BRAINDEAD, The Human Remnants Of… (1988, demo)
This cover is like a victim’s-eye-view in the aftermath of nuclear holocaust. A mirage/hallucination of grinning death, the skull not actually there but seeming as real as the horrible remnants of the war. It’s formed of ash, dirt, and the skeletal remains of buildings that were blasted to bits. Even if it’s a mirage, the skull looks a little worried, questioning himself: “Am I cut out for this? Am I worthy of taking on the role of mirrored alter-image to the dying human that gazes at me to see only a grinning death’s head? Where can a guy get a cup of coffee around here? What the hell just happened? Why, why, why???”
This band from Portugal released two demos of cruel, ugly thrash in 1988, and then in the ’90s went the alternative/grunge route. There wasn’t even any kind of smooth transition. One decade they’re sounding like Protector, the next like a mixture of Beastie Boys, Faith No More and Red Hot Chili Peppers. Ouch. Listening to the short but sweet The Human Remnants Of…, it’s surprising that nobody has combined this with the other demo from that year, The Final Judgement, for a reissue, because there are probably plenty of people out there who would appreciate this stuff. Think Iron Angel meets Destruction meets Protector…yeah, who lotta German-esque stuff happening here. The recording is terrible, the guitars sounding like cement mixers and the drums being a haphazard sonic mess, but the writing and performances are solid enough that the overall cacophony is enjoyable, the effort a laudable one. There’s just enough imagination in terms of riffs, tempi, and arrangement, it manages to stand just a few heads (skulls?) above many similar acts. Within both tracks proper (“Wings of Insanity” is a shorter intro piece) there are generous slabs of early death metal, reminding of Morbid Angel’s earliest material, the off-the-rails nuttiness of Incubus, and Necrovore’s merciless churning. Much worse has been recorded and, much later, reissued, and I’d probably pick up a repackaging of this stuff, especially if they could master from the source tapes. Good luck, right?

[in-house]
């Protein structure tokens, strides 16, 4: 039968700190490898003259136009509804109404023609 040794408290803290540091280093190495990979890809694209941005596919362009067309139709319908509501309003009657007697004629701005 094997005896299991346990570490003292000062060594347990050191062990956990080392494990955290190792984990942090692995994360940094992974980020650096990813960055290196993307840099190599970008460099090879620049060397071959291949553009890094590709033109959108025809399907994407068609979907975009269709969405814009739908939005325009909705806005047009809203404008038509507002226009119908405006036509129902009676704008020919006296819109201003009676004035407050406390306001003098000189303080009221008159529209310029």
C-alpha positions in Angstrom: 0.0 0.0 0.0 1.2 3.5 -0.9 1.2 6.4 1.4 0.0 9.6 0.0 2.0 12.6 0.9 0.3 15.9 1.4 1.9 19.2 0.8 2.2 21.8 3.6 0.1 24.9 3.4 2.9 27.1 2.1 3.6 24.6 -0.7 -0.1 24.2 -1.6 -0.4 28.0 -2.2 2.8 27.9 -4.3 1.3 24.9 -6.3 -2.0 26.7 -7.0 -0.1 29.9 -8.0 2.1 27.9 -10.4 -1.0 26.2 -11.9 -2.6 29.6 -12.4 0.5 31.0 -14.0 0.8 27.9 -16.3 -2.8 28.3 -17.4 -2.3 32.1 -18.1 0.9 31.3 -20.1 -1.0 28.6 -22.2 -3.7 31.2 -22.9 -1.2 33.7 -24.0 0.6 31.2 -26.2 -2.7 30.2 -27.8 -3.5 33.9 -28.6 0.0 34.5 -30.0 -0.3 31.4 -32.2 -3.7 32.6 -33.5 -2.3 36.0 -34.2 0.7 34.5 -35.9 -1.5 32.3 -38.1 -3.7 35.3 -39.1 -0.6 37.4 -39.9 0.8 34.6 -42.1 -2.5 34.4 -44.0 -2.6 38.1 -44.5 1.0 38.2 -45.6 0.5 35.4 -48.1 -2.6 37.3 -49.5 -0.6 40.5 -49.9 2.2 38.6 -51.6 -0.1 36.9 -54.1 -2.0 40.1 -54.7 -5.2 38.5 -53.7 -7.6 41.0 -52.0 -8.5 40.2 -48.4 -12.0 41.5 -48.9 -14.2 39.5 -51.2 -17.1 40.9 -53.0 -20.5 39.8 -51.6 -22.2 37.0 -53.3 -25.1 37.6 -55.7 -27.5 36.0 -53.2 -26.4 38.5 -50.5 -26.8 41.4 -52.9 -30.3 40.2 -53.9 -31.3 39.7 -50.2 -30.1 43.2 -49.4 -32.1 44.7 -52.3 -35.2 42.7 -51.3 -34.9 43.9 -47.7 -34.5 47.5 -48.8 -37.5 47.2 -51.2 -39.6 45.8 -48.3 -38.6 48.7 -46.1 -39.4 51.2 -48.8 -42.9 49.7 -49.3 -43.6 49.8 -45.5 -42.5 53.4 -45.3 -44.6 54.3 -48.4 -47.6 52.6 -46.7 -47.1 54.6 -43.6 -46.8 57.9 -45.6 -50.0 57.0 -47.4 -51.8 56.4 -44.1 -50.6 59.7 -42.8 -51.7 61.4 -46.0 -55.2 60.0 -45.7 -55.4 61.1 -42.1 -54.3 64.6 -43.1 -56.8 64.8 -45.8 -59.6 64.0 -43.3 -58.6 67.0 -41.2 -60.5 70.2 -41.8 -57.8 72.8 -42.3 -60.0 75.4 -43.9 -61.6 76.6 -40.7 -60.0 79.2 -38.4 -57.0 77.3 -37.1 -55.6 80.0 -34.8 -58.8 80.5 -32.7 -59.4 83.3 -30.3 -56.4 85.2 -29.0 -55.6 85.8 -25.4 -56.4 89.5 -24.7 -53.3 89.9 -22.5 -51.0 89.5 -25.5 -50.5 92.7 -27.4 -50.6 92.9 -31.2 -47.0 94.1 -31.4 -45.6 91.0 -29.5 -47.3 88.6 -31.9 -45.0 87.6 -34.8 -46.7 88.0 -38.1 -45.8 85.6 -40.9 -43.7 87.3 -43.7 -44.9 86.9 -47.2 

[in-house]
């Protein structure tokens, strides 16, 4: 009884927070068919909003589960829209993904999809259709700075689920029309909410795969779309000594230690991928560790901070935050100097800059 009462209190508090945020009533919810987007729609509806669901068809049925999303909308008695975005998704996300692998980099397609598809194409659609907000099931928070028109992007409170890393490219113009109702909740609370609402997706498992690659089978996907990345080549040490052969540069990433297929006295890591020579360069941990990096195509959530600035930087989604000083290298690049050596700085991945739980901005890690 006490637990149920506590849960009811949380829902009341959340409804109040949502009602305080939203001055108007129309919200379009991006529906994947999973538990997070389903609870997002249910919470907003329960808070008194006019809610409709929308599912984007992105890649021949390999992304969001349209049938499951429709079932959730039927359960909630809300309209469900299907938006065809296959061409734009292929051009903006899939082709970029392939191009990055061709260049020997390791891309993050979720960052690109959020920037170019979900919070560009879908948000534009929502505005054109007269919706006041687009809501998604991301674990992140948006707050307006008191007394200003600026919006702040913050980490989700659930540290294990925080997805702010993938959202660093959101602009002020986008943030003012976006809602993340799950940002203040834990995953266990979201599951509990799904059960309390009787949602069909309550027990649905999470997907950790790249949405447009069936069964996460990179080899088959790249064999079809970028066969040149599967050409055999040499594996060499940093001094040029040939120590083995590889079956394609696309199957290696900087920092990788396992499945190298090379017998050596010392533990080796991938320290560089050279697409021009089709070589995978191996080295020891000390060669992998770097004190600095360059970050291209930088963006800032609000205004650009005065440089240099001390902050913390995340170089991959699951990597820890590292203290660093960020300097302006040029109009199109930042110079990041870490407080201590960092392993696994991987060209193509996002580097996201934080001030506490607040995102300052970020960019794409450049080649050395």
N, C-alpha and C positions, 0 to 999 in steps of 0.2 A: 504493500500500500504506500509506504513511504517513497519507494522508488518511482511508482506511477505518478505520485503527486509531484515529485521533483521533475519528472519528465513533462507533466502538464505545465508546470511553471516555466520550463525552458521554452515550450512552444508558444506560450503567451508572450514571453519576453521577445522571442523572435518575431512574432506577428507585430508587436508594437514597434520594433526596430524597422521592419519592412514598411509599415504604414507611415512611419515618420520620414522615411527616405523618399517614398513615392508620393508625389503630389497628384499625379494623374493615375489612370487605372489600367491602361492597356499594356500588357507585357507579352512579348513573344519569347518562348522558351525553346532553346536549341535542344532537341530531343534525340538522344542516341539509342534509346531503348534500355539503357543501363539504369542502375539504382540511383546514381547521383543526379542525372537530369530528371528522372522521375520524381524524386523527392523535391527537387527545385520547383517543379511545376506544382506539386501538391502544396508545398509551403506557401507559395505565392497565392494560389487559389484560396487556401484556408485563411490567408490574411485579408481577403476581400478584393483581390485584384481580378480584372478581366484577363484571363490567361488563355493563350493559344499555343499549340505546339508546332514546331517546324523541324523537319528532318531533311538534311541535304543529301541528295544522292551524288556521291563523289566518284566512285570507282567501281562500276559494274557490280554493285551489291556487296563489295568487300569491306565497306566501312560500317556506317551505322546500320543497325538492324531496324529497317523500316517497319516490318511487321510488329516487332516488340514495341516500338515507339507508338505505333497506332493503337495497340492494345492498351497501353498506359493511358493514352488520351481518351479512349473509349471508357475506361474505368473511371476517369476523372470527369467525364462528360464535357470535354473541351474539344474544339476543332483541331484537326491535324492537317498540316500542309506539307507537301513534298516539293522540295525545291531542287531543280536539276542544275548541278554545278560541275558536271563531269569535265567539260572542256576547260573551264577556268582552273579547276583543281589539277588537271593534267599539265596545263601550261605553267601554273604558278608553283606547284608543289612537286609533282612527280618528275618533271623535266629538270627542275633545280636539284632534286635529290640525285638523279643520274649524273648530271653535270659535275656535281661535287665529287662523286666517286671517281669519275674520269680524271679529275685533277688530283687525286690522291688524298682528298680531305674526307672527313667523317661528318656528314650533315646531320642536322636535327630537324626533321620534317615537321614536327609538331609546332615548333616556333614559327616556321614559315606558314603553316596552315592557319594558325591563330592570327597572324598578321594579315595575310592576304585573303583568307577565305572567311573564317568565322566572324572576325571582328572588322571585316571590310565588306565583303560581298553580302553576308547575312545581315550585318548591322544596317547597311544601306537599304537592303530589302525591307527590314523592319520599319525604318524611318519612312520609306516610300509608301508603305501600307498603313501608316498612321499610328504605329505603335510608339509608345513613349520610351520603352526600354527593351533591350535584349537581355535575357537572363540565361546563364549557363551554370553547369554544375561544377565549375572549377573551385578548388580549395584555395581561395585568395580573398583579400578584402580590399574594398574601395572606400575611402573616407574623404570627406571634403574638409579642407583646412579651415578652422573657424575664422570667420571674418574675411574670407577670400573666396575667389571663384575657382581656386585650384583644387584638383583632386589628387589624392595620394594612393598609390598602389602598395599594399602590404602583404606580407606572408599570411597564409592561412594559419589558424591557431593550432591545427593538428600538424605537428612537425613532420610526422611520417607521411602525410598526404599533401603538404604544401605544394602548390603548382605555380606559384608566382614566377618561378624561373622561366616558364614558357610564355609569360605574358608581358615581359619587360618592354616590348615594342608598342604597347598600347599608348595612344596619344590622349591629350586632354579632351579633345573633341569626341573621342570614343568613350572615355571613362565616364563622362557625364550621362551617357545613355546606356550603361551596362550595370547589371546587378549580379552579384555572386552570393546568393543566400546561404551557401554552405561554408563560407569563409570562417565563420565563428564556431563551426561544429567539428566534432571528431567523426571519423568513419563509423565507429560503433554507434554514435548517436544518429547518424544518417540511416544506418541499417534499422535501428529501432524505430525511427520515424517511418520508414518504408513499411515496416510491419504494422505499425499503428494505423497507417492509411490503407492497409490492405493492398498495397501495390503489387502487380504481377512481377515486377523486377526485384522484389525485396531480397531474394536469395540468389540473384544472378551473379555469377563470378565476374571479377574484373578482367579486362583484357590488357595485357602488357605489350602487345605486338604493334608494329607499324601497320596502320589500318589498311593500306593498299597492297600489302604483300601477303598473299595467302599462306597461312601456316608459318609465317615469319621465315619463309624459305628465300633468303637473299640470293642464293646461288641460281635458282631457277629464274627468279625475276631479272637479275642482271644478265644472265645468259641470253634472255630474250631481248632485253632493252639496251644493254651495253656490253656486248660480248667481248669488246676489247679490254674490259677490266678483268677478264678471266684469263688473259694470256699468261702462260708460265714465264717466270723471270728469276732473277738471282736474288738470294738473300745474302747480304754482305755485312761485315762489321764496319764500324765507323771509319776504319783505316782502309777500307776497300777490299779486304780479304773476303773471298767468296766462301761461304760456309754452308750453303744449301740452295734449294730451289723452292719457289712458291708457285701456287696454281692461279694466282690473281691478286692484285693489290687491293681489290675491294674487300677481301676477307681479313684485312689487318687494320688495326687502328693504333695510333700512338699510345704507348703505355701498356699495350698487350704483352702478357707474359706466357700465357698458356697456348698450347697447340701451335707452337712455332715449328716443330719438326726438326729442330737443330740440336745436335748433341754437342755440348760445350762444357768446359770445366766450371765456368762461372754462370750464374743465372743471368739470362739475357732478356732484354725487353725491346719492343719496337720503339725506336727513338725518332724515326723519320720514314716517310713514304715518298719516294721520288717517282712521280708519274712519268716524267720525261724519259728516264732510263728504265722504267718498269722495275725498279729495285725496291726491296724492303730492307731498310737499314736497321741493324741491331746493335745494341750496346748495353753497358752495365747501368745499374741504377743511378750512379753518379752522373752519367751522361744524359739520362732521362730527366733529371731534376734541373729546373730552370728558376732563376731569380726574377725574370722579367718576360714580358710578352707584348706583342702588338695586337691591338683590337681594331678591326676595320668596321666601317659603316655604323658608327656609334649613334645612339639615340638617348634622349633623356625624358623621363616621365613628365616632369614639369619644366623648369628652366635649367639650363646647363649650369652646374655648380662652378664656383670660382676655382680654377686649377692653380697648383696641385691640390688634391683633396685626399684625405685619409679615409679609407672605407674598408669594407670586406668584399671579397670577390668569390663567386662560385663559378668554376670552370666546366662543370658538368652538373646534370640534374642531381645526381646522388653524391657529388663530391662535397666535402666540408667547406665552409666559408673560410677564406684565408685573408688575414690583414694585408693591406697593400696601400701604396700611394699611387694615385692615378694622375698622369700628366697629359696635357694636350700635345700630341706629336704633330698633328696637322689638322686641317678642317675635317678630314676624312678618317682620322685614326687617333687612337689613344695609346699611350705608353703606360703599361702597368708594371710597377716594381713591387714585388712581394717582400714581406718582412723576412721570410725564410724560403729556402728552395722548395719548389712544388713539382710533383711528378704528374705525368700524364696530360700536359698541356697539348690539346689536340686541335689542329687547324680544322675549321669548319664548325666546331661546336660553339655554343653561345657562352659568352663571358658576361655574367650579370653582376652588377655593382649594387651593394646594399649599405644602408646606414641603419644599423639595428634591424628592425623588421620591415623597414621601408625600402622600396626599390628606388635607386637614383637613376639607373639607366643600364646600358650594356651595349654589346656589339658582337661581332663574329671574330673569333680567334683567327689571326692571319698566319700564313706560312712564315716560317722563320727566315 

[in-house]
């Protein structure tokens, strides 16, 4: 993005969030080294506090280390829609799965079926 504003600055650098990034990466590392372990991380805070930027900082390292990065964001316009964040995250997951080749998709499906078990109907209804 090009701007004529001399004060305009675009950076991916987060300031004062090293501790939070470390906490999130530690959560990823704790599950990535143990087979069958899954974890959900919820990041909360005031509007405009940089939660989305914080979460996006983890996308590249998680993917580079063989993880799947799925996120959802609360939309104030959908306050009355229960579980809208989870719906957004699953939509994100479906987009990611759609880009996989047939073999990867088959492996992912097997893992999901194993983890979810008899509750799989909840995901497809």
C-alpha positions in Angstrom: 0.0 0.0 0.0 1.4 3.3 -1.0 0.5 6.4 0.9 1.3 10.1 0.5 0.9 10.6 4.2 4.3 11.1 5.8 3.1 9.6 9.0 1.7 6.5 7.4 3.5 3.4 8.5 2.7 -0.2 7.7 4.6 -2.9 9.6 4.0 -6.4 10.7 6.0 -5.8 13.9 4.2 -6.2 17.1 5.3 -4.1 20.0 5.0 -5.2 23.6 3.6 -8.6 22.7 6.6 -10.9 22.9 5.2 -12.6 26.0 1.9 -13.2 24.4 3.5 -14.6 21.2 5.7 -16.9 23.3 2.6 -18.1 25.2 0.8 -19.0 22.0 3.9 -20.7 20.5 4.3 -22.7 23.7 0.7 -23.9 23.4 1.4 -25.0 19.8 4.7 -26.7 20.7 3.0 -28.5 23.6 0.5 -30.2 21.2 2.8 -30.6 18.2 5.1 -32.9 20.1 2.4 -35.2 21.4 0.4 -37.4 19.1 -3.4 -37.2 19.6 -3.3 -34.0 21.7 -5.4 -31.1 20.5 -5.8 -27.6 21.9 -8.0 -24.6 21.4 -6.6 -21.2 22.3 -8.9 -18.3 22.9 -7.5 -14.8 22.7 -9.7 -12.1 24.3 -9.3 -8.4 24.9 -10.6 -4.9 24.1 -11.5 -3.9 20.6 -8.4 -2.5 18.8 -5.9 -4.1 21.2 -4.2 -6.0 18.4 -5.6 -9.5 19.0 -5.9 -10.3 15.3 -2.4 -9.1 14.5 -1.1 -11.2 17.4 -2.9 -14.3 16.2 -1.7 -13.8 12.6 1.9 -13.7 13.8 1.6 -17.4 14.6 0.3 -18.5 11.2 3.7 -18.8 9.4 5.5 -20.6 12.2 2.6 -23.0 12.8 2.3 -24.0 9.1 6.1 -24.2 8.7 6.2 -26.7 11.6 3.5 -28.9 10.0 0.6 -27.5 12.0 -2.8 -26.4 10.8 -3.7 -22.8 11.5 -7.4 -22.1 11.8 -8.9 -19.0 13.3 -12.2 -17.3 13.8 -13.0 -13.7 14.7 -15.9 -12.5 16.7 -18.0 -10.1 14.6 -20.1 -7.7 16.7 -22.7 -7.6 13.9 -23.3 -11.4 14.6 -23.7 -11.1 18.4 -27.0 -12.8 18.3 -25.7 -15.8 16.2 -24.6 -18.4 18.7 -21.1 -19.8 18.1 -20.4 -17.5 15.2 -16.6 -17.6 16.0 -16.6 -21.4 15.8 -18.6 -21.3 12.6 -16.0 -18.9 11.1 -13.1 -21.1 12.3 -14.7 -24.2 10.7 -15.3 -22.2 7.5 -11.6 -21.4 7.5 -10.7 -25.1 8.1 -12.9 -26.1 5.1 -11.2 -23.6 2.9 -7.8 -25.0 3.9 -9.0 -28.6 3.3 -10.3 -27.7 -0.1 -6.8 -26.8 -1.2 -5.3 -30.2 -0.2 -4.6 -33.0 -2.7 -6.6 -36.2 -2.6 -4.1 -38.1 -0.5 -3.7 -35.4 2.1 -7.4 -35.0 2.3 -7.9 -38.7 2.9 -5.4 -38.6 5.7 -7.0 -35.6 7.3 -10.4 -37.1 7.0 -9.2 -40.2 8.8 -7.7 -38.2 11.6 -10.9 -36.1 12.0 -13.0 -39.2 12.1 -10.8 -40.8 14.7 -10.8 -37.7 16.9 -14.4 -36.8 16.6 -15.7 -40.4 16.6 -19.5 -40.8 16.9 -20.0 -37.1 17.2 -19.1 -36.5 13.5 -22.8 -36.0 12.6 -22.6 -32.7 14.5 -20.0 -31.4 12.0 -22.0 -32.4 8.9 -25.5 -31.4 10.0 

— Friar Wagner